Hoping for sunshine

Boundary Sentinel
By Boundary Sentinel
July 4th, 2012

By: Mona Mattei and Erin Perkins

While Grand Forks is the soggiest it’s been in over five years and may be establishing a record for precipitation, sunny skies are on the way and soon.

Grand Forks residents woke today to thunder, hail and even snow on the road to the Paulson. Local gardens have been struggling in the wet weather, and the hail has taken its toll now too.

Although they don’t have a weather station in Grand Forks, the area is likely at an all time high said Doug Lundquist, Environment Canada meteorologist. Lundquist based his comments on neighbouring areas like the Nelson and Castlegar regions which saw 228 millimetres (mm) of precipitation in June – three and a half times more rain than the region usually experiences.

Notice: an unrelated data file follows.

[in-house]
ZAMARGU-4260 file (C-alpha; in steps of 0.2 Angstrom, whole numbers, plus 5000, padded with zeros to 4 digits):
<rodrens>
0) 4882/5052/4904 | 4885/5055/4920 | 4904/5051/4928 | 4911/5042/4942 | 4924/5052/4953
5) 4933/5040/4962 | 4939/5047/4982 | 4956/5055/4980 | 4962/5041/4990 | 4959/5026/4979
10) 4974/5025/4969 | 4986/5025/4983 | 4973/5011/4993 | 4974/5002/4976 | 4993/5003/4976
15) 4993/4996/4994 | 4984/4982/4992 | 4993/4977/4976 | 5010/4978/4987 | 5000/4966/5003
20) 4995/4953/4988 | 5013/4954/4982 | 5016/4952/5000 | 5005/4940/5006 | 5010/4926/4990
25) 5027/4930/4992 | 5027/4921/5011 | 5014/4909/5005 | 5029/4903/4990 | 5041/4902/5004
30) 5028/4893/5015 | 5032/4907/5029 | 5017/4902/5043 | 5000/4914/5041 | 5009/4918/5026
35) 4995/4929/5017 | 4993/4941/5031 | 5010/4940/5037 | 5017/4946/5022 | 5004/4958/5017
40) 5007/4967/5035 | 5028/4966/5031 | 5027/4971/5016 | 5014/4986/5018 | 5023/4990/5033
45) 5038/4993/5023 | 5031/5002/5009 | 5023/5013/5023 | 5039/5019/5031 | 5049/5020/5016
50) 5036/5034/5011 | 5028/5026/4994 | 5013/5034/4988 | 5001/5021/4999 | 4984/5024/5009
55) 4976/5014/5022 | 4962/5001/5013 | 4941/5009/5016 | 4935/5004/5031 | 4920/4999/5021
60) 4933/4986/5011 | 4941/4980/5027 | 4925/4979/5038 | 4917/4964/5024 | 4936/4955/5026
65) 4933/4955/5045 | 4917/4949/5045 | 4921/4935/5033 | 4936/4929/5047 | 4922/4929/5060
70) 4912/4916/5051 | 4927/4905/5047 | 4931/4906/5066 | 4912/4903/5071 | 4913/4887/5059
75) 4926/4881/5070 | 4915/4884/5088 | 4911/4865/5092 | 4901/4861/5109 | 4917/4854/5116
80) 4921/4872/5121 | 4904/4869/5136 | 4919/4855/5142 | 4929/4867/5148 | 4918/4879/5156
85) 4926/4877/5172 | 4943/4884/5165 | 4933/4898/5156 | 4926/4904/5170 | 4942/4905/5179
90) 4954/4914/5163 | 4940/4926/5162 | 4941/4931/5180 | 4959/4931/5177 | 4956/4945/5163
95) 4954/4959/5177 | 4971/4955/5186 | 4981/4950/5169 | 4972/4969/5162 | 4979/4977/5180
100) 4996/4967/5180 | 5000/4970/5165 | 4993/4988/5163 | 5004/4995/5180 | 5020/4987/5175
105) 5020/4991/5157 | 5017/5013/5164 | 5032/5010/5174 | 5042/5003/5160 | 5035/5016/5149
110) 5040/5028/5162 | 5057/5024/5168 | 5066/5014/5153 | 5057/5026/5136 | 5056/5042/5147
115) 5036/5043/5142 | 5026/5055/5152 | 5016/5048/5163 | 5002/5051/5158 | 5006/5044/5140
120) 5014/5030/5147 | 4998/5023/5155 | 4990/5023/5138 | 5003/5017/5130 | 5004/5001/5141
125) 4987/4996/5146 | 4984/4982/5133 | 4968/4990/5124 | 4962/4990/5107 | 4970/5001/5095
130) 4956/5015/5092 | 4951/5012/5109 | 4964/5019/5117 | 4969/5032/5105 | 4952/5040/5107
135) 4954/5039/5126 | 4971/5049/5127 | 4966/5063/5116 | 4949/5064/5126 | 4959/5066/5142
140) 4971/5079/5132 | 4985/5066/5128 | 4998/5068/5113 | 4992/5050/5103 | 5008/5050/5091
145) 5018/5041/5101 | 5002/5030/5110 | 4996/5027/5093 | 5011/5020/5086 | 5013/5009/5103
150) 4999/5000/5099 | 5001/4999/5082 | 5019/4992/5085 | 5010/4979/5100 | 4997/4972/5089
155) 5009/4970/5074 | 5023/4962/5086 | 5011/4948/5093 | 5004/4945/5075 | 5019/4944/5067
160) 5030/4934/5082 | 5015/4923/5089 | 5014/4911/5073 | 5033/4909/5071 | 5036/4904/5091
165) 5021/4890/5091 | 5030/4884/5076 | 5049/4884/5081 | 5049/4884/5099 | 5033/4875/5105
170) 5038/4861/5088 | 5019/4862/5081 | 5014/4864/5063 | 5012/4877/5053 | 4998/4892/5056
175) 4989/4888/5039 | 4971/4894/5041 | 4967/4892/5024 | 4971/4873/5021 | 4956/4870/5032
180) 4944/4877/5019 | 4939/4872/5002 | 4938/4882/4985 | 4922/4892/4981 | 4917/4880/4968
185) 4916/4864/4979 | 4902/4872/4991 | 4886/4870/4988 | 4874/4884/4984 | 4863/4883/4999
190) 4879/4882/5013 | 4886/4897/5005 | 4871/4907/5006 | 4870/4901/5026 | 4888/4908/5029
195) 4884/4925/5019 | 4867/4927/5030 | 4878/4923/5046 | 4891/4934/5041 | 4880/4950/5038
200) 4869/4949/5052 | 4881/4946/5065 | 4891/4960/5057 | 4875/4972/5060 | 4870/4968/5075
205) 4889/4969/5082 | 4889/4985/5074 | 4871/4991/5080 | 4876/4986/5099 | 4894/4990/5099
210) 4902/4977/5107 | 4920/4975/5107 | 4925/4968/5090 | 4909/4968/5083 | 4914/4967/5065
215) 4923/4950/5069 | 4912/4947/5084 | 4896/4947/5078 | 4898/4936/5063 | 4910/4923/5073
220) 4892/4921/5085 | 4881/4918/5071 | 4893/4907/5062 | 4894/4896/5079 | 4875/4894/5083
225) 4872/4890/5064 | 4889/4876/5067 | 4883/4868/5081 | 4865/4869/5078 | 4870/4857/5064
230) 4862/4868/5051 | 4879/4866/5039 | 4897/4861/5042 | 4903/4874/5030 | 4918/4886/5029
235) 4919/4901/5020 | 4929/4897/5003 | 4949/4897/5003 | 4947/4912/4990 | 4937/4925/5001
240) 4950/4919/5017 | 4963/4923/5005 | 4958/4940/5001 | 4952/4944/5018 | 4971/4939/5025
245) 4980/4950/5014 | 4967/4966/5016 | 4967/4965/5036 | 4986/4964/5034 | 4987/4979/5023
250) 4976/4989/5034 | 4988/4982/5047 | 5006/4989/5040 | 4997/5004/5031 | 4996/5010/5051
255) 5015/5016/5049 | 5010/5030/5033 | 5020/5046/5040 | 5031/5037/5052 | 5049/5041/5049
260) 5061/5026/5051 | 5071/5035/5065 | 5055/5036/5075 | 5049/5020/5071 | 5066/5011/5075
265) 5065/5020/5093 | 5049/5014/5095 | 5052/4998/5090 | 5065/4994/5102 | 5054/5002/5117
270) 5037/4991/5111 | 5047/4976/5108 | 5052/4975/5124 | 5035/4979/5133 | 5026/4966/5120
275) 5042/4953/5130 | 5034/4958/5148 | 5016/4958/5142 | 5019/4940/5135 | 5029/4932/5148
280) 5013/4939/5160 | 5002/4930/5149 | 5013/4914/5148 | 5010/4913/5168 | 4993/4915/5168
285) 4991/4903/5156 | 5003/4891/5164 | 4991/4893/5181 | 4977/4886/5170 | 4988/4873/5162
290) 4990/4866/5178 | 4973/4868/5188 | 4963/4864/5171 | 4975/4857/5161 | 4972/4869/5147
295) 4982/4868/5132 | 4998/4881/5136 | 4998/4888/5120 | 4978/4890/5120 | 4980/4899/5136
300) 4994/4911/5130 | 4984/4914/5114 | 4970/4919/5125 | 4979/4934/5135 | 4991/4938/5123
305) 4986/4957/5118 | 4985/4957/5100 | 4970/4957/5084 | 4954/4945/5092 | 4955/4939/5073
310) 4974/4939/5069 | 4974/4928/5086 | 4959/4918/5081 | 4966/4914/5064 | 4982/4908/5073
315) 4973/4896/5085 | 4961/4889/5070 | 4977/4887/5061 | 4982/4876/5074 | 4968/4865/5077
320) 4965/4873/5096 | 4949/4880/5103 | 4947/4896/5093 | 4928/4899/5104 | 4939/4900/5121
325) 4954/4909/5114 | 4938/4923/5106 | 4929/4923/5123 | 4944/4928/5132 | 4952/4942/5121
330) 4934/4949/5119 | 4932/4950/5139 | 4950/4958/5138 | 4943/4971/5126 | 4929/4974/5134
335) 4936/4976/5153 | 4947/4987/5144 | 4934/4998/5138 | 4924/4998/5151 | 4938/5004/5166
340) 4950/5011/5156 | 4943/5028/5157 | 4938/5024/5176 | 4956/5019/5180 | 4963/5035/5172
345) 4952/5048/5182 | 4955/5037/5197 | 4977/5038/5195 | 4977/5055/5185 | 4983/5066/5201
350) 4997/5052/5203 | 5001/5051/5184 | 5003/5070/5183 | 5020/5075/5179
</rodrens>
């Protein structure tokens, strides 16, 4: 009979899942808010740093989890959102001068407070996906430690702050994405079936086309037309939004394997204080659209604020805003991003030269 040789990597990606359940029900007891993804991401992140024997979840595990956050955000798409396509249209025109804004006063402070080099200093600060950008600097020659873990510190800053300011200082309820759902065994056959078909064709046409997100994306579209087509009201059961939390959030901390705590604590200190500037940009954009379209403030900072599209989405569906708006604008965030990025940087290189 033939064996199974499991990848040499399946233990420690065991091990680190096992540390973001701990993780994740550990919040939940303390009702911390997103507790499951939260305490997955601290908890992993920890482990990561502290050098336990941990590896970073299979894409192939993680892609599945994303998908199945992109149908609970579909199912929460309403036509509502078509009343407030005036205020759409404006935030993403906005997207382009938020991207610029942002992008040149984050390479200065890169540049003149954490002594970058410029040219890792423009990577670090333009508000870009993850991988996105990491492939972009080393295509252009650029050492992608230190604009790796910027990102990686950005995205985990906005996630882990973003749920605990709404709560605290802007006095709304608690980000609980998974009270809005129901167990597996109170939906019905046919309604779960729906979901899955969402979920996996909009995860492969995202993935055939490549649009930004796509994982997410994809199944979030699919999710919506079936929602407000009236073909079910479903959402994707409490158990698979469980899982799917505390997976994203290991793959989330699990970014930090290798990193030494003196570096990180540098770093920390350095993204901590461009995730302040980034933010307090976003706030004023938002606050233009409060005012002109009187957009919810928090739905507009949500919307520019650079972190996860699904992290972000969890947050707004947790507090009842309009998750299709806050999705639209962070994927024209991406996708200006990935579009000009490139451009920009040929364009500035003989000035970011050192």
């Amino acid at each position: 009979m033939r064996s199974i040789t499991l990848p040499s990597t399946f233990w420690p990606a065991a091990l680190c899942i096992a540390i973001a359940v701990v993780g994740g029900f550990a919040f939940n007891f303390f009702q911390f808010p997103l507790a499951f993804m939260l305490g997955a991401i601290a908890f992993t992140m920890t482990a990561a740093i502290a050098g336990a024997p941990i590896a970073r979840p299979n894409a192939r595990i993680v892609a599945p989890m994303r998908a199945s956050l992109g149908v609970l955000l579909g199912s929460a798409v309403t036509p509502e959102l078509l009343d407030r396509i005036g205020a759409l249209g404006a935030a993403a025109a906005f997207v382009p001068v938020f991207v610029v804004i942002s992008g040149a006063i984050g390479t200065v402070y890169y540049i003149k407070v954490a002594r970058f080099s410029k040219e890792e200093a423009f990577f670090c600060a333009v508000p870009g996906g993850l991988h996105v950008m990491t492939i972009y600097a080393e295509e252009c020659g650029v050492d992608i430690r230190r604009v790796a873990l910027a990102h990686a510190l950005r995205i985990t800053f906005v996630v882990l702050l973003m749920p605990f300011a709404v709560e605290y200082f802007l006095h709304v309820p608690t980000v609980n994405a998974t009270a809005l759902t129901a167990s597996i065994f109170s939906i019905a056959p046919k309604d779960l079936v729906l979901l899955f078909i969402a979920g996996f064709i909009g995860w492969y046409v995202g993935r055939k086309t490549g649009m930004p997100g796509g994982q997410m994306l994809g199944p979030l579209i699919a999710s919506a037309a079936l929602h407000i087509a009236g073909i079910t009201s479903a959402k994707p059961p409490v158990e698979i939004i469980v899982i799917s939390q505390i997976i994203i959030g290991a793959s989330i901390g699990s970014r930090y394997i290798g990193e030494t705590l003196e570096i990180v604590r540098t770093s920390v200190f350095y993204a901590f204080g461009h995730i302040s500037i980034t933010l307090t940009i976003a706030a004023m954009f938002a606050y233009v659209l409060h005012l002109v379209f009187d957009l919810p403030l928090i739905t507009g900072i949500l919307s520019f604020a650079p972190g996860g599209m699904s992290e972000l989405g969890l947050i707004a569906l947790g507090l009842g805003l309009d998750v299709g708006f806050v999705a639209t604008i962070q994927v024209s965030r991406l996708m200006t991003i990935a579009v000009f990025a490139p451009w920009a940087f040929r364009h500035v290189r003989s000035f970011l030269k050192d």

But the “monsoon season” of the B.C. Interior will soon be over, said Lundquist. The local rainy season is typically between May 15 and Jul. 7 and will be “transitioning very quickly,” he added.

“By the end of the week we’ll be into the mid-30s,” he said, with less extensive wide-spread rains. “June is typically wet and then when you get record precipitation it feels even wetter.”

The City of Grand Forks monitors weather at their station atop city hall, and their statistics indicate this is the wettest season in five years. In June alone Grand Forks had 159.6 mm of rain –triple the average over the past four years of 49 mm.

The total precipitation for 2012 as of today is 367 mm, already exceeding the usual five-year annual total average of 309.4 mm.

While the rain may be over in a week, the severe thunderstorms may not be. The excessive moisture coupled with the predicted rise in temperatures will make for an increase in storm activity, said Lundquist.

So best be prepared for ongoing attacks of weather as the Boundary moves into summer, one day at a time.

Categories: GeneralIssues